The Starbucks at beautiful and historic Main Street, Unionville was busy as usual when I hurried in during the hectic morning hours, happy to take a momentary shelter from the bone-chilling temperatures outside. The weather was as brutal as I could remember for the longest time at this time of the year. It was a long line-up. The customers were getting restless as the minutes ticked away and the time available for reporting to work got shorter. The attendant at the counter was working away methodically. While still friendly, her eyes were showing stress as she glanced nervously at the line that seemed to get only longer. Finally it was my turn.

"Tall blonde please," I gave her my order hastily and handed her my Starbucks gold card. For some reason unknown to me, her tired eyes suddenly lighted up and her face broke into a broad and hearty smile. "I like that!" she said staring at my chest. "I should get one of those!" she continued, letting down the guard that was usually there behind her professional friendliness, and warming up to me as though I were a good old high-school pal of hers.

Following her stare, I looked at my chest curiously. Then I finally realized what she was saying: loosely clipped to my parka was a Fountain of Love and Life Christmas button that said, “It’s OK to say Merry Christmas to me!”

I know what the button is for. It’s a declaration of my personal belief in the true meaning of Christmas; it’s a sign of recognition that tickles people’s nostalgia for the good old times; it’s my personal protest against the Christian culture in general that has become too eager to conform to the secular world by adopting an “all-inclusive” identity that effectively means no identity. It is many things but perhaps none more important than the fact that it has become a bridge, a common denominator, if you will, that breaks down human barriers and connects me with strangers who suddenly see in me the love of Christ that seems to have disappeared at this special time of the year when it’s supposed to shine most brightly.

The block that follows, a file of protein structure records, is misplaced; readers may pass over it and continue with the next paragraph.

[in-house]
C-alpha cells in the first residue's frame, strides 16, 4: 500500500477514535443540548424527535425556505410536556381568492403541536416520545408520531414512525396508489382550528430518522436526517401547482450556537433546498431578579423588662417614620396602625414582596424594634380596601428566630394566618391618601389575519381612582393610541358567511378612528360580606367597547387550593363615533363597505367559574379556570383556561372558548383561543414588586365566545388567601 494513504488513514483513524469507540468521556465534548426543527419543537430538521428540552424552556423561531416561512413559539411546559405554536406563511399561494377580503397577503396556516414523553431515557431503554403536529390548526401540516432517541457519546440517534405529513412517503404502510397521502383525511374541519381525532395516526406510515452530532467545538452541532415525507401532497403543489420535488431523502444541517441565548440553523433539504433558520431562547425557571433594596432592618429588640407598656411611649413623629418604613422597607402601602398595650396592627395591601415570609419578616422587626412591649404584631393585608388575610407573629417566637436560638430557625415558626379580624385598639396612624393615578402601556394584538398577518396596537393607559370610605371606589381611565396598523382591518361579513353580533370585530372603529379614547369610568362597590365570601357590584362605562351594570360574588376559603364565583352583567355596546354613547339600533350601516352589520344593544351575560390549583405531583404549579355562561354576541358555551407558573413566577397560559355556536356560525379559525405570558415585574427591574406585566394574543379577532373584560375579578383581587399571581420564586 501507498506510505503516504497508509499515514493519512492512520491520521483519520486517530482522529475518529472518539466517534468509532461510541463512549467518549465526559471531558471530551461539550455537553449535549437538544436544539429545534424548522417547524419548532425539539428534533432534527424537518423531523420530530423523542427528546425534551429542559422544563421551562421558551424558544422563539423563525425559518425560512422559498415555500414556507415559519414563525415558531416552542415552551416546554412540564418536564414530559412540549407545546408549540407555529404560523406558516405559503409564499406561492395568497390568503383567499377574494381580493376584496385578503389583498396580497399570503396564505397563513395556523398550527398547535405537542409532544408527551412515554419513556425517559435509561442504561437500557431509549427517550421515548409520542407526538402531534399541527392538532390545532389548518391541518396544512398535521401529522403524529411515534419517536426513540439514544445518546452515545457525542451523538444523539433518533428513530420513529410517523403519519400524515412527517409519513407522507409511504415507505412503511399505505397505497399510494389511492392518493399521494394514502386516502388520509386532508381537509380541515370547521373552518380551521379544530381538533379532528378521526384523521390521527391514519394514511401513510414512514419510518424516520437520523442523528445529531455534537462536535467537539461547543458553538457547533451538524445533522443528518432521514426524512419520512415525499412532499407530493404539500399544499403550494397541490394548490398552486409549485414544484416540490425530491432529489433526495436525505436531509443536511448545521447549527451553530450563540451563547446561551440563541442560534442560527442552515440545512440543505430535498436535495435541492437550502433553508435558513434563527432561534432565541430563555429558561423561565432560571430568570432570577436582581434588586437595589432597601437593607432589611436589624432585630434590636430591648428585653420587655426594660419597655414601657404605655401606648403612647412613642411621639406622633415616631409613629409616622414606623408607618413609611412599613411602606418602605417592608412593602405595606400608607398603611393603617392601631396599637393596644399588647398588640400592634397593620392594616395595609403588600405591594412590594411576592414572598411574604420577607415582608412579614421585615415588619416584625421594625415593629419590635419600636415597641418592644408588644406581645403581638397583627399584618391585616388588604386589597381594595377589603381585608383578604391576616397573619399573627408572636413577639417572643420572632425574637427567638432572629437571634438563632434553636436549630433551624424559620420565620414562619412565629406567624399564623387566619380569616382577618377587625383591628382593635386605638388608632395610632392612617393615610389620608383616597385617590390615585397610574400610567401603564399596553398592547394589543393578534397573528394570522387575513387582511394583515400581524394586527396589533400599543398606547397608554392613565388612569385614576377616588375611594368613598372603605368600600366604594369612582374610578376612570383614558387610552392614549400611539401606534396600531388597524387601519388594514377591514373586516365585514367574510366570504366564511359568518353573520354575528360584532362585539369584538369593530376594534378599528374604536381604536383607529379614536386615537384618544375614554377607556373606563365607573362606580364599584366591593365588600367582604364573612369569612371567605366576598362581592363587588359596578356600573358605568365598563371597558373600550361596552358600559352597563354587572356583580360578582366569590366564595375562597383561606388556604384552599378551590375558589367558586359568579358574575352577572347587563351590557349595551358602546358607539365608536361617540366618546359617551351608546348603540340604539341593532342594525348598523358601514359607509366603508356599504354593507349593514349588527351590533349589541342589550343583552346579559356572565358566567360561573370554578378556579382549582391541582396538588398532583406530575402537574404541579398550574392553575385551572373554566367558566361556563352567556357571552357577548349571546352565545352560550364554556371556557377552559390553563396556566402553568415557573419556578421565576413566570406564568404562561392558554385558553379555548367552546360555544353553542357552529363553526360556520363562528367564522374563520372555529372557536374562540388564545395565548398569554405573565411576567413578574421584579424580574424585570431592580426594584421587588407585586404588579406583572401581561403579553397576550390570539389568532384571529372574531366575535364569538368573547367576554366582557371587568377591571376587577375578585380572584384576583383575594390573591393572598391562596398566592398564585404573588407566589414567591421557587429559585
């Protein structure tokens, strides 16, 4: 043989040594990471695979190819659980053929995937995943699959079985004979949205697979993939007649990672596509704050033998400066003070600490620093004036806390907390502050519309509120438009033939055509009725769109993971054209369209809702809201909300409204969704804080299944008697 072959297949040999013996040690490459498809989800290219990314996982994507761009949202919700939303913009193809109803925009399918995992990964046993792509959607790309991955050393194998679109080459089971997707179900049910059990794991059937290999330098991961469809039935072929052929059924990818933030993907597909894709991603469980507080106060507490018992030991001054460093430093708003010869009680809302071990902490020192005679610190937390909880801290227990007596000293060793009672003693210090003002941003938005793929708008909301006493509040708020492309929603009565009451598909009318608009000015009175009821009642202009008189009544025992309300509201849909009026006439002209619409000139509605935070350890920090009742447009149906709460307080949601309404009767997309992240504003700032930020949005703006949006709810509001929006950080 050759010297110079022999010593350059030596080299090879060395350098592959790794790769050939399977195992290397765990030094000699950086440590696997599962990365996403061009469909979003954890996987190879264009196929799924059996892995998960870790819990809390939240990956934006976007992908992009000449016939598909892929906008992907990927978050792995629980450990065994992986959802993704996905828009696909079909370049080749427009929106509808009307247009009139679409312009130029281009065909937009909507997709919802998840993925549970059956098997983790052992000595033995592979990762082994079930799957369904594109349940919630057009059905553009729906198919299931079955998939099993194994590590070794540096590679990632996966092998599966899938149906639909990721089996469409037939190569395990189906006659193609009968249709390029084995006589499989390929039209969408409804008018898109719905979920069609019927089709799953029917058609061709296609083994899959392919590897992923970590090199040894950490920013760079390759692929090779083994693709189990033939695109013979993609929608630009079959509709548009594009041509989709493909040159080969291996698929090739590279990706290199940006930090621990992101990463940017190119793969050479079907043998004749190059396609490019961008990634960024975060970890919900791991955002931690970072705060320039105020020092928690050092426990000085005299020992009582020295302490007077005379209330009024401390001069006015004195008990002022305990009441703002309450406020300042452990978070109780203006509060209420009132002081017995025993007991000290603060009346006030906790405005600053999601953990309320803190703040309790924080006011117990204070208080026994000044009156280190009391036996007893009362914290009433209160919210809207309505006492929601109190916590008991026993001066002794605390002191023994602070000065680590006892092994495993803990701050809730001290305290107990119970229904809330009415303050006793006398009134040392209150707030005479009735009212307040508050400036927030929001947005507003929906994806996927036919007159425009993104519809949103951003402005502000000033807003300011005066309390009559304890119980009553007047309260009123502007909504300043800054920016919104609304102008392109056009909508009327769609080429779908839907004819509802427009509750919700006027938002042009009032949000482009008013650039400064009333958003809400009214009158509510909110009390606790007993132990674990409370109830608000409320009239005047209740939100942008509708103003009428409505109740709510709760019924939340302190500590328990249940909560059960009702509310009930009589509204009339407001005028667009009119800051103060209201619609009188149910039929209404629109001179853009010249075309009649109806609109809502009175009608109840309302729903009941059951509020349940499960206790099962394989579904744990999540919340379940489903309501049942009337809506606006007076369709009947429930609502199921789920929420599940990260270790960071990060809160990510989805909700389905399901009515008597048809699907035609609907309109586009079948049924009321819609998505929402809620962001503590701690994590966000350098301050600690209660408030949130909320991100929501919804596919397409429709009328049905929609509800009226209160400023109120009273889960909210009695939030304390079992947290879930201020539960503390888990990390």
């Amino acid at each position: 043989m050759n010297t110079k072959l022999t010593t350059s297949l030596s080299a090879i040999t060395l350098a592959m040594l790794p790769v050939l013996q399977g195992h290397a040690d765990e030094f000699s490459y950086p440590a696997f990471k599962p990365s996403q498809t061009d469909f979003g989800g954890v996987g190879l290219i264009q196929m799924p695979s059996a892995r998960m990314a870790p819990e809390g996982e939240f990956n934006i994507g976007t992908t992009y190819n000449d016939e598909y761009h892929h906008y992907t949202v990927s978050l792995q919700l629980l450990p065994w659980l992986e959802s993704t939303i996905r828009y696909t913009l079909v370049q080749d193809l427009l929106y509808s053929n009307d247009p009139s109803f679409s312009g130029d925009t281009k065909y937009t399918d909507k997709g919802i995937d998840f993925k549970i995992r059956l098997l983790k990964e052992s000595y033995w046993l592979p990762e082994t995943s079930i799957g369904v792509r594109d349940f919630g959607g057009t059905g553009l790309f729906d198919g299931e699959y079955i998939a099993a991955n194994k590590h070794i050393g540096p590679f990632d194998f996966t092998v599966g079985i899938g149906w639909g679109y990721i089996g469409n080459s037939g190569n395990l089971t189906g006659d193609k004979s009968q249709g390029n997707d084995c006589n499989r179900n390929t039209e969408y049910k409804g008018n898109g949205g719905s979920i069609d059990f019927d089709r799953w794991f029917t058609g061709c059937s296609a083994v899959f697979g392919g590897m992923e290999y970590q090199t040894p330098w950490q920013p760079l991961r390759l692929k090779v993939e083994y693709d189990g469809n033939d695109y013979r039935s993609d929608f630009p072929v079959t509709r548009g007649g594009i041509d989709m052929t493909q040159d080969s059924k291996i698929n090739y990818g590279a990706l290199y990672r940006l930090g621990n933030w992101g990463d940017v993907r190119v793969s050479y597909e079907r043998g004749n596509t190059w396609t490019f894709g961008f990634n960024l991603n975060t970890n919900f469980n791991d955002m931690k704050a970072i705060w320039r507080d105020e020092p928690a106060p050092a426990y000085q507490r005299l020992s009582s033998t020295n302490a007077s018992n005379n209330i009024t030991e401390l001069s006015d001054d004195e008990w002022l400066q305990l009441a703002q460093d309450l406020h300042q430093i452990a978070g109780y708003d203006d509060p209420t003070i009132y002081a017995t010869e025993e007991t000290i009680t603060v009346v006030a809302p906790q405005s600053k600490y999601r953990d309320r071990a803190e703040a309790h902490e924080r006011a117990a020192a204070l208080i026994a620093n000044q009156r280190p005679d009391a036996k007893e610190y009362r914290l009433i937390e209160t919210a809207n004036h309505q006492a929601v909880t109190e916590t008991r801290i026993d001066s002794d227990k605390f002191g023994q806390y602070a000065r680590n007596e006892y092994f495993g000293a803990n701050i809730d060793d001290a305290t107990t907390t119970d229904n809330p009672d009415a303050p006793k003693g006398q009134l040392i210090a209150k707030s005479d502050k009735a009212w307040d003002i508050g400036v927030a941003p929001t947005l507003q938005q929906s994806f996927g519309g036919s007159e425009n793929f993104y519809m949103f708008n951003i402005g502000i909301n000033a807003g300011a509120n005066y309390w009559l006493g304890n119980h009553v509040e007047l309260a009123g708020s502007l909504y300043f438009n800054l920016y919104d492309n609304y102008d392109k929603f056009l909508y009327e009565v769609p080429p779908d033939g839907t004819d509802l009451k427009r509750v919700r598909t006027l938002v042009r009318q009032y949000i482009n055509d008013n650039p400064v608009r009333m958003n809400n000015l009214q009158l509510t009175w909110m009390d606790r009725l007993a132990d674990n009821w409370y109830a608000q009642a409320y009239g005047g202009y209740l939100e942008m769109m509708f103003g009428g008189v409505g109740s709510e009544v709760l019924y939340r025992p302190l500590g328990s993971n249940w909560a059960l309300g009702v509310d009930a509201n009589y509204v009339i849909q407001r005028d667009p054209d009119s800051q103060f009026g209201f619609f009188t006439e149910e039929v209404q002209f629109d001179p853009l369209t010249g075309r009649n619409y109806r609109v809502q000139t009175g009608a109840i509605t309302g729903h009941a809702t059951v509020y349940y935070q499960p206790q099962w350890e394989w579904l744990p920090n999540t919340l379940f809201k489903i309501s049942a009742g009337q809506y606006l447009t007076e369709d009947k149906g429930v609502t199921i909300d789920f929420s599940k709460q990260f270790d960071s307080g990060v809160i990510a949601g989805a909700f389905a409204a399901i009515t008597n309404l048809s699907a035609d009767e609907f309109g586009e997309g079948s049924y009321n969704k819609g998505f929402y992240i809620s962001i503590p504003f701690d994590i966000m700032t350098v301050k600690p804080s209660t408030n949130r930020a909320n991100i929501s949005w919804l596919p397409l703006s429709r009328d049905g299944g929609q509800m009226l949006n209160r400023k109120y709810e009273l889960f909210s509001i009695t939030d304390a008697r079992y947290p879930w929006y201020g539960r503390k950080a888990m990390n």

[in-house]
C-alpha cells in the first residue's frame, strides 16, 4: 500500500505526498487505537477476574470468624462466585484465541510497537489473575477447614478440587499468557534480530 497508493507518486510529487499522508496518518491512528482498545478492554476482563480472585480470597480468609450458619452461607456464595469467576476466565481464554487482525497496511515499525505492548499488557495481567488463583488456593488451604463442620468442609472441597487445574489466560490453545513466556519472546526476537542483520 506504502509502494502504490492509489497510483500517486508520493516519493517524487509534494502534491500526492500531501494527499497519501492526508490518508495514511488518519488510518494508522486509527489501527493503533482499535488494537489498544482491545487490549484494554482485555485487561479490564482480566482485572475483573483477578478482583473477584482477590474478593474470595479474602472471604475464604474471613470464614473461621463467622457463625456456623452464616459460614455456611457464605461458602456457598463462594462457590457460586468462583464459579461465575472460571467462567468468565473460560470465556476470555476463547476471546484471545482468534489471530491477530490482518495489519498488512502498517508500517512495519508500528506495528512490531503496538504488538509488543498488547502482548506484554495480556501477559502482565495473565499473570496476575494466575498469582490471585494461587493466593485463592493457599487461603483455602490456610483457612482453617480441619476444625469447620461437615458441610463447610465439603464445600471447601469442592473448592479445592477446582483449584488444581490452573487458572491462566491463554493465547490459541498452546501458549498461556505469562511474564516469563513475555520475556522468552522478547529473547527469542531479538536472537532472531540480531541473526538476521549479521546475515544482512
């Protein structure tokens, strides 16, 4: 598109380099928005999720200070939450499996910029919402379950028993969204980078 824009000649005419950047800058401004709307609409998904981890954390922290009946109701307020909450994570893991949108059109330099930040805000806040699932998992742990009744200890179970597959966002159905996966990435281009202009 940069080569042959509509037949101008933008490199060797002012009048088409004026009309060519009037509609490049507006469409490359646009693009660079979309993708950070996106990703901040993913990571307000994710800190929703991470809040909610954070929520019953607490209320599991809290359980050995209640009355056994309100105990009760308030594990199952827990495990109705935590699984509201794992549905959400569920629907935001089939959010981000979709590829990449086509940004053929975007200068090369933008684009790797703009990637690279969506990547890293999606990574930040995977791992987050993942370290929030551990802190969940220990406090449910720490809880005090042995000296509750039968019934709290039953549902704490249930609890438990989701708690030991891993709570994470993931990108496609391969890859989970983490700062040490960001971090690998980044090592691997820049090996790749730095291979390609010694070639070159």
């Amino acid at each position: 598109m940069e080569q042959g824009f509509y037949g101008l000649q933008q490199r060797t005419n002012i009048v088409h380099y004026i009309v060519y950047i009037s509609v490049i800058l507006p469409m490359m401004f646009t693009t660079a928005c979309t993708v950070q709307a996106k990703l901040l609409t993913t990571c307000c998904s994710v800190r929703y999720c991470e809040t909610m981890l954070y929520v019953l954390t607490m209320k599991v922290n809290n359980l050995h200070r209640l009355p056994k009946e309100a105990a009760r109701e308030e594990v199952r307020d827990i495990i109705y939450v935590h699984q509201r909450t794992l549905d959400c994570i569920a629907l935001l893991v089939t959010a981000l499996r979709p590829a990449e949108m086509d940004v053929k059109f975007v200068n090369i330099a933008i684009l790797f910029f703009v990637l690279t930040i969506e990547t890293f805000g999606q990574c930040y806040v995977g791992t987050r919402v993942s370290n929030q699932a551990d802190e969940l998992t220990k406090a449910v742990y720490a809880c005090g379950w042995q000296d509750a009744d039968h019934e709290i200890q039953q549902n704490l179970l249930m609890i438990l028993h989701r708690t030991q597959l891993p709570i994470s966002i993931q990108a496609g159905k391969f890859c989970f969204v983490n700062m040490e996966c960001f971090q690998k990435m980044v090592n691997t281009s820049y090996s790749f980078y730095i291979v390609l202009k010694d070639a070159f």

“Merry Christmas!” the Starbucks attendant handed me my tall blonde cheerfully and smiled at me one more time to see me off lovingly. I had walked into the store feeling like a piece of frozen meat. But now I walked out with my coffee in hand and a heart filled with warmth and joy all because of a Christmas button!

Tuesday, December 10, 2013

Who Is the True Mother?

Many people are familiar with the biblical story about the judgment of King Solomon (1 Kgs 3:16-28), in which two women claimed to be the mother of the same baby. As a result, Solomon decided to cut the baby into two halves to settle the dispute. In order to save the baby, the true mother was willing to give it to the other woman. But the false mother insisted that the baby be killed. Naturally, based on their reactions, Solomon, the wise King, was able to tell who the true mother was.

Interestingly, in the “ordeal” that I referred to in my recent posts, we also have two “mothers” making claim to the same baby. One “mother” is doing everything she can to kill the baby: threatening everyone who attempts to take part in feeding the baby, trying to forcefully remove the baby from its shelter, taking much pleasure in telling the whole world that she is in the process of killing the baby, etc. If this mother prays – not sure she does - her petition is for the baby to die as soon as possible.